Minority characters made up fewer than 10 per cent of roles in Finnish film and television productions in 2019, according to a study commissioned by Audiovisual Producers Finland (APFI). (Jussi Nukari – Lehtikuva)


MINORITY CHARACTERS make up only a small share of characters in film and television productions in Finland, reports Helsingin Sanomat.

Audiovisual Producers Finland (APFI) on Friday unveiled the results of a statistical study about the diversity of roles in domestic film and television productions in 2019, revealing that 90.6 per cent of all characters were cisgender whites, heterosexual and non-disabled.

Roughly two-thirds of the remaining characters were persons of colour, one-quarter sexual minorities and fewer than 0.5 per cent gender minorities or disabled.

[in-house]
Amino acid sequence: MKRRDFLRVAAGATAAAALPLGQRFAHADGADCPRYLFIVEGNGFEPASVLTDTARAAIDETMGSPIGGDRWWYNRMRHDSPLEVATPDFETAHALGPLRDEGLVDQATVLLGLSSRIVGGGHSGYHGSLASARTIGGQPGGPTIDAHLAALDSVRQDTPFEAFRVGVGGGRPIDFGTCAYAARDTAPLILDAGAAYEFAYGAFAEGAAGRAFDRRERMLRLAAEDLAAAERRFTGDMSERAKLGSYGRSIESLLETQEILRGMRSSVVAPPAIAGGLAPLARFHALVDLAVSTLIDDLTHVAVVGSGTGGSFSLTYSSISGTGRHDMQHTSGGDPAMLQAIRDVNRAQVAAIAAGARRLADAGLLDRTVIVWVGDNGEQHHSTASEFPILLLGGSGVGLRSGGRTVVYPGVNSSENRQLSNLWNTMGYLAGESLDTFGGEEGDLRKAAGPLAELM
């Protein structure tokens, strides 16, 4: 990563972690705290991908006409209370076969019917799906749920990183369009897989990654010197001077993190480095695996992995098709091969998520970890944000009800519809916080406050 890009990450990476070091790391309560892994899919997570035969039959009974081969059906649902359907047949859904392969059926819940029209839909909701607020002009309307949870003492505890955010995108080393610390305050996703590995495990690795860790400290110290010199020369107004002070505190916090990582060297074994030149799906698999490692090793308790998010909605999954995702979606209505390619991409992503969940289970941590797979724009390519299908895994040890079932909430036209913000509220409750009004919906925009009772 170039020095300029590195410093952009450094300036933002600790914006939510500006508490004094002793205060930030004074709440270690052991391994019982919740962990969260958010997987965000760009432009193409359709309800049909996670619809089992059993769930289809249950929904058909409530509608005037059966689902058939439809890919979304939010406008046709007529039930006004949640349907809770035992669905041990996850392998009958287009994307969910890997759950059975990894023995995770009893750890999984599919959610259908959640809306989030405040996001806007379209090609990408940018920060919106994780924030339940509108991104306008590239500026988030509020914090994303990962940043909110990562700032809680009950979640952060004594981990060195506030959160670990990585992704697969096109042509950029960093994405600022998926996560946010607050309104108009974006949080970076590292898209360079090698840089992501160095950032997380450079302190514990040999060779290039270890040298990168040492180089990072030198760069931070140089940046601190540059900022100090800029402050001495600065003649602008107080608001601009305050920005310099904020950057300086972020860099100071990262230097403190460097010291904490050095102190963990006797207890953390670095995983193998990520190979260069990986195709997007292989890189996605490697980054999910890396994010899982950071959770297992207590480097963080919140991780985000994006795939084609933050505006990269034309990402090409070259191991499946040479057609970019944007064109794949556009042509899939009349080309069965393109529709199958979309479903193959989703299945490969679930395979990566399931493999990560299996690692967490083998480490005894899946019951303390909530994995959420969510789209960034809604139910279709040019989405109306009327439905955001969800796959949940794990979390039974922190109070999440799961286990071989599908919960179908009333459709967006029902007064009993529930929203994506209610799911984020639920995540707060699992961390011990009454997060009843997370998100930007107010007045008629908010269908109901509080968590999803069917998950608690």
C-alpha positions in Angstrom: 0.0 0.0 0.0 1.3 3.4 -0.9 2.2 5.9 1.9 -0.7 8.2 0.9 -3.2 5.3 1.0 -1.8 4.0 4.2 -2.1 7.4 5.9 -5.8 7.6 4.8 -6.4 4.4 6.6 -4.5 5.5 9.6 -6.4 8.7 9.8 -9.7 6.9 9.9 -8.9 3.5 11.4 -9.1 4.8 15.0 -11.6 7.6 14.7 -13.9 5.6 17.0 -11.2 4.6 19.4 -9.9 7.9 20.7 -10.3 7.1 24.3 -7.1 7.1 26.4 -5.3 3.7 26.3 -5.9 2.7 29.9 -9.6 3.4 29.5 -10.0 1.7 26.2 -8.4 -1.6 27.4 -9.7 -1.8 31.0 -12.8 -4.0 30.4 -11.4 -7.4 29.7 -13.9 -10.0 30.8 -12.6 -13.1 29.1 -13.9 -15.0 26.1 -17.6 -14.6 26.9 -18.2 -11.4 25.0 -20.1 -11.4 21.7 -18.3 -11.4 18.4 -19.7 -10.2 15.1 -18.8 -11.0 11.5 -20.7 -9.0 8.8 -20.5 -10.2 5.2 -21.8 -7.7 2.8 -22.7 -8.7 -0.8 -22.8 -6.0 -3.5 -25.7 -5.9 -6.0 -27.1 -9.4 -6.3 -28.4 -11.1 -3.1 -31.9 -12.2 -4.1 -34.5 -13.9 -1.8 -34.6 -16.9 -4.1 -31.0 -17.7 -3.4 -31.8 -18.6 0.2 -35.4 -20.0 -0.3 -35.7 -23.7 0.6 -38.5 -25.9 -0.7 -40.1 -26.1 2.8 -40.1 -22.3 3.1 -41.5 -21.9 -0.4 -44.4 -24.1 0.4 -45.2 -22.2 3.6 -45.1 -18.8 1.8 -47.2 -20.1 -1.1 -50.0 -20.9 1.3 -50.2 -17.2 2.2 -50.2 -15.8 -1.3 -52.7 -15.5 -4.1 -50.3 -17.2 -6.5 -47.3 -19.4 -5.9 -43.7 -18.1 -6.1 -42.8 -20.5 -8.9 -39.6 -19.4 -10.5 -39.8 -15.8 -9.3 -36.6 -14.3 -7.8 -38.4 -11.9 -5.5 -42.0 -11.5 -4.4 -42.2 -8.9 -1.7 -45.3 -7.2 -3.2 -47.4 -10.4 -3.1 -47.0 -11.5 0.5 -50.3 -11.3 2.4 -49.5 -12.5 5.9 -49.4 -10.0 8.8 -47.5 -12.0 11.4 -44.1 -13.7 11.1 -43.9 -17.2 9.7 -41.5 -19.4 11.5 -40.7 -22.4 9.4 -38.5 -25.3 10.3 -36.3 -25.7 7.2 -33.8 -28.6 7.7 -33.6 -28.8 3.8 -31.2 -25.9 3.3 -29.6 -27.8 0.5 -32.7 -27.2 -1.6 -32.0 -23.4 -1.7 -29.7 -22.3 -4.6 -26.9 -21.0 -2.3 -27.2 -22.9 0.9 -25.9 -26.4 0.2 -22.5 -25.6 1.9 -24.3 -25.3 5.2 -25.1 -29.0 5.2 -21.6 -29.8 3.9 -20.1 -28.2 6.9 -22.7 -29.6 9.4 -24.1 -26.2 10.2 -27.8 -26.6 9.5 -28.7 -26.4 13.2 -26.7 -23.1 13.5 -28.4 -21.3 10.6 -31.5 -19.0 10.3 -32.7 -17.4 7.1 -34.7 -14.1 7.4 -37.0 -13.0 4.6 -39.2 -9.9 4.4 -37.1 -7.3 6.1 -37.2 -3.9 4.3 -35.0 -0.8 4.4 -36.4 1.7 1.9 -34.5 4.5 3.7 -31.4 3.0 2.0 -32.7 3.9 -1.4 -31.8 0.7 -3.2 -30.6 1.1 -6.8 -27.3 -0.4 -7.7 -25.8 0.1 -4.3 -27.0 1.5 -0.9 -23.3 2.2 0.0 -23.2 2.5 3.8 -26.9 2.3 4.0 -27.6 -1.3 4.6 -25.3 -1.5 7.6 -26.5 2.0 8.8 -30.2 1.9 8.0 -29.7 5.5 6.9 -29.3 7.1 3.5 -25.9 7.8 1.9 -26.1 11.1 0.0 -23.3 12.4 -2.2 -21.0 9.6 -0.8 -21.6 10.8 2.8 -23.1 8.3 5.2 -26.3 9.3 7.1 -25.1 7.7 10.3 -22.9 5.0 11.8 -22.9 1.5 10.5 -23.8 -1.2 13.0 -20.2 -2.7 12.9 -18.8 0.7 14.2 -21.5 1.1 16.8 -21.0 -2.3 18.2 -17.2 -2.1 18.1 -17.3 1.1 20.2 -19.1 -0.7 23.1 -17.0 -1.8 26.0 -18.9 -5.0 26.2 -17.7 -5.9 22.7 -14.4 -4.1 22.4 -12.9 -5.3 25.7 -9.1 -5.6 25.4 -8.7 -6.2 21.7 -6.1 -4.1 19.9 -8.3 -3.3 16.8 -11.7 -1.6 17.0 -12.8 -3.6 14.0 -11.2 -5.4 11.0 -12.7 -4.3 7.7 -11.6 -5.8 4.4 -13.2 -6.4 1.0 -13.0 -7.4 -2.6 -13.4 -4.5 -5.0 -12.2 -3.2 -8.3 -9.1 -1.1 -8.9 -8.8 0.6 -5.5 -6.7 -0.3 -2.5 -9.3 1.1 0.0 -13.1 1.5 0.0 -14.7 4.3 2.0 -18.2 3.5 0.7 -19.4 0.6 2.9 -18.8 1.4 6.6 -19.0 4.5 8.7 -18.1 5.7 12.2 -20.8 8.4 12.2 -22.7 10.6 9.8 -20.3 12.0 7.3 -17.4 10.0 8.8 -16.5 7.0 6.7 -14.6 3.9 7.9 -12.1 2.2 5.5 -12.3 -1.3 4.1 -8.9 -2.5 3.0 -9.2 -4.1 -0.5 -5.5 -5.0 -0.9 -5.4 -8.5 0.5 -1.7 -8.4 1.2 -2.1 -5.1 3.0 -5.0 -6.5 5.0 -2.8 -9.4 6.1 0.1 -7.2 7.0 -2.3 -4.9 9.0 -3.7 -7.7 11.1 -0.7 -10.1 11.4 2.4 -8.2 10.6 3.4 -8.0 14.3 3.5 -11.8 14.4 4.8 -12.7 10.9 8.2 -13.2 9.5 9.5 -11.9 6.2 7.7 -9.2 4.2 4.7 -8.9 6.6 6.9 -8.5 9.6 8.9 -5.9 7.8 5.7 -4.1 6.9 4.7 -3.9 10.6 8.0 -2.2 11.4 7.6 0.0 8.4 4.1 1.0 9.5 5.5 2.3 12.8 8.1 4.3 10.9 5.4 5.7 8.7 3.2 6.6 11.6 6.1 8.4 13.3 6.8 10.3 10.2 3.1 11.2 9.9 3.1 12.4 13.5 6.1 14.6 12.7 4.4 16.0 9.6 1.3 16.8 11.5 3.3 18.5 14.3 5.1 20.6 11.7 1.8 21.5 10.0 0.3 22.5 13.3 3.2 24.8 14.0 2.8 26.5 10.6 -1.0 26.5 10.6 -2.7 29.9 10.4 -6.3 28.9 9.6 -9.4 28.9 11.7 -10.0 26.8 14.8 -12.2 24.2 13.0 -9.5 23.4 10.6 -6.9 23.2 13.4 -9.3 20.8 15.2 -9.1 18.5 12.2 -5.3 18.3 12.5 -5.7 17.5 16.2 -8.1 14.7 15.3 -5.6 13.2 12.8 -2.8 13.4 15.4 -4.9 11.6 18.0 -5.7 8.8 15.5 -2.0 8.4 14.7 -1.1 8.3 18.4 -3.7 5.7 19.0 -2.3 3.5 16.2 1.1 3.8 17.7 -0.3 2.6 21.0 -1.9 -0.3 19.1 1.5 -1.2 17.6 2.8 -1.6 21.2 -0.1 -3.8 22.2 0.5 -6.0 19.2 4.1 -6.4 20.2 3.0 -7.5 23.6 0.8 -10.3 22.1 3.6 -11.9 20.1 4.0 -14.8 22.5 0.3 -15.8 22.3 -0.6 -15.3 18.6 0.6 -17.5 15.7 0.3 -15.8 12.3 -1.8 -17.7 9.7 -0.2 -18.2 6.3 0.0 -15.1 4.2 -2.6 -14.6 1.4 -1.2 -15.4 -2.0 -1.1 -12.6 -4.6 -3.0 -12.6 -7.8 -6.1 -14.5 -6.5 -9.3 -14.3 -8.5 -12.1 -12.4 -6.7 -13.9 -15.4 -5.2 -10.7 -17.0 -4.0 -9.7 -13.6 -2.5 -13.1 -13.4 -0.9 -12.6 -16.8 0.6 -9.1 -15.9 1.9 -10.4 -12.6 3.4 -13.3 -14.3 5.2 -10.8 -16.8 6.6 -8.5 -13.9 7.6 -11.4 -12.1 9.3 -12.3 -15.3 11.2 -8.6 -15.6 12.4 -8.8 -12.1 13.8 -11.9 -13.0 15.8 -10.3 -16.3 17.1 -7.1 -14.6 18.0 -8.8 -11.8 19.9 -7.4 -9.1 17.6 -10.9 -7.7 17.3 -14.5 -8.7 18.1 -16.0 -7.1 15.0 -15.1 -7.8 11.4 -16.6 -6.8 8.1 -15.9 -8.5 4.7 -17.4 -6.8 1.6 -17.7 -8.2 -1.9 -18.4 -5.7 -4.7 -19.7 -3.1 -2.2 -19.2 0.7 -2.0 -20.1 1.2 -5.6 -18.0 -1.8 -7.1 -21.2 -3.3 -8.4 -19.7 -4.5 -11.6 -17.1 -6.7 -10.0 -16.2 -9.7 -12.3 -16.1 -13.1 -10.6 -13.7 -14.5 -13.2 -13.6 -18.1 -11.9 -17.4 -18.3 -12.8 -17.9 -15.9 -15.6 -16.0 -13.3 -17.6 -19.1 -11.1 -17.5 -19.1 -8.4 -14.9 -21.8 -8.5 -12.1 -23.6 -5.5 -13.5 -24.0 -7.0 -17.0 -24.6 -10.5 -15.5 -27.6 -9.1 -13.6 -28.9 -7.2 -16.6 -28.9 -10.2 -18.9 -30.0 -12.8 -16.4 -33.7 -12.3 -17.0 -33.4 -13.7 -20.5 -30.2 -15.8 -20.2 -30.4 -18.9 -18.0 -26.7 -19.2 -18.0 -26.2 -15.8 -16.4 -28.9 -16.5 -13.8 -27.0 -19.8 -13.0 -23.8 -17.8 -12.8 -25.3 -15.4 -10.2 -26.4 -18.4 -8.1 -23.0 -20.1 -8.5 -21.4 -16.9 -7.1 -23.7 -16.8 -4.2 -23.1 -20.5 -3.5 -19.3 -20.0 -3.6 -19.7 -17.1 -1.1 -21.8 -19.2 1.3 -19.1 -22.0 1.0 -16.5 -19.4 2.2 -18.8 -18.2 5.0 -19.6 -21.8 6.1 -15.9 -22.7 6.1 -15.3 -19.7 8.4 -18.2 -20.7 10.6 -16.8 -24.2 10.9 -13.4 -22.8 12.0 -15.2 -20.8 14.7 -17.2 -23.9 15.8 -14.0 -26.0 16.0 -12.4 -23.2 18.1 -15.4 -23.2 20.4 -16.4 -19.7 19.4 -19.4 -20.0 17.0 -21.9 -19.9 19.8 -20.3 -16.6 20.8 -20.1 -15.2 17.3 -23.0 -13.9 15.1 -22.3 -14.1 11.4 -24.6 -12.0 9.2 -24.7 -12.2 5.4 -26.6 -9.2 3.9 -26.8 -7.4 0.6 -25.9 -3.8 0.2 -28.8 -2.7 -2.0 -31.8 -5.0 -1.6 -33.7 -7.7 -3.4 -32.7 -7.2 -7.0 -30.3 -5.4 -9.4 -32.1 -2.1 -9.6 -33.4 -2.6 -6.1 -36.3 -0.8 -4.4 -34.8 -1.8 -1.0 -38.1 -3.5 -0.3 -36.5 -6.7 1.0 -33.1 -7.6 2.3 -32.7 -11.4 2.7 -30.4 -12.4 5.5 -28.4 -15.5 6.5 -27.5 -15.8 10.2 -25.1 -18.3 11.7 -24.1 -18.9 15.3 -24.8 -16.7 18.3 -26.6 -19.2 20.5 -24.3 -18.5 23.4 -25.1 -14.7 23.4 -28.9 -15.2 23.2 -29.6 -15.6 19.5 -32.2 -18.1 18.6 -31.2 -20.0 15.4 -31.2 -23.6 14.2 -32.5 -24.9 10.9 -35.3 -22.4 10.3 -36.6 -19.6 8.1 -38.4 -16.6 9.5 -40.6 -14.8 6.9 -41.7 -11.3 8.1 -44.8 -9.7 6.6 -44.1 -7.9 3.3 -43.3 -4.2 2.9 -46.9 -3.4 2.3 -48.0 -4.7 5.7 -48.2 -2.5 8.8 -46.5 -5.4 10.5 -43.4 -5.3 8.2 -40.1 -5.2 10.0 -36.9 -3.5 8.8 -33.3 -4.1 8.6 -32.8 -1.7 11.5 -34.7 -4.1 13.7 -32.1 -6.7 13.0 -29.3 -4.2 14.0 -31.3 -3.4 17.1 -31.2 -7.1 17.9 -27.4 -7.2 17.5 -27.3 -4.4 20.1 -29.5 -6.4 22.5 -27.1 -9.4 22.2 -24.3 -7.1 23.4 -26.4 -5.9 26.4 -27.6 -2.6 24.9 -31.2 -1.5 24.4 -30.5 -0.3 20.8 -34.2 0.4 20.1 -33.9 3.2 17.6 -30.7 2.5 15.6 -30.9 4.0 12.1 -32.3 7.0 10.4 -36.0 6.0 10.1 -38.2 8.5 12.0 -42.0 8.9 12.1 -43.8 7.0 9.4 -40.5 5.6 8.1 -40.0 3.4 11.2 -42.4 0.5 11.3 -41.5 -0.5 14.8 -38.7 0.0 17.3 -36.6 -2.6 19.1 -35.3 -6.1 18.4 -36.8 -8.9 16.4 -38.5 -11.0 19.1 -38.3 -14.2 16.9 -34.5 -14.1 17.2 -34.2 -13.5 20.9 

The data was compiled by students in the film and television degree programme at Metropolia University of Applied Sciences.

The study also found that the majority of minority roles were small, featuring only a few lines and scenes. The roles were additionally insignificant for the unfolding of the story and had backstories that not only aligned with prevalent stereotypes about the minority group in question, but also appeared to inform the backstory.

APFI on Friday drew attention to the importance of continuing the debate about diversity on screen, adding that it will strive take action to make sure the debate also leads to concrete actions.

The issue has been the subject of debate also in the United States. The Academy of Motion Picture Arts and Sciences in September announced the Oscar for Best Picture can only be awarded to a film that meets certain inclusion and representation standards as of 2024.

Aleksi Teivainen – HT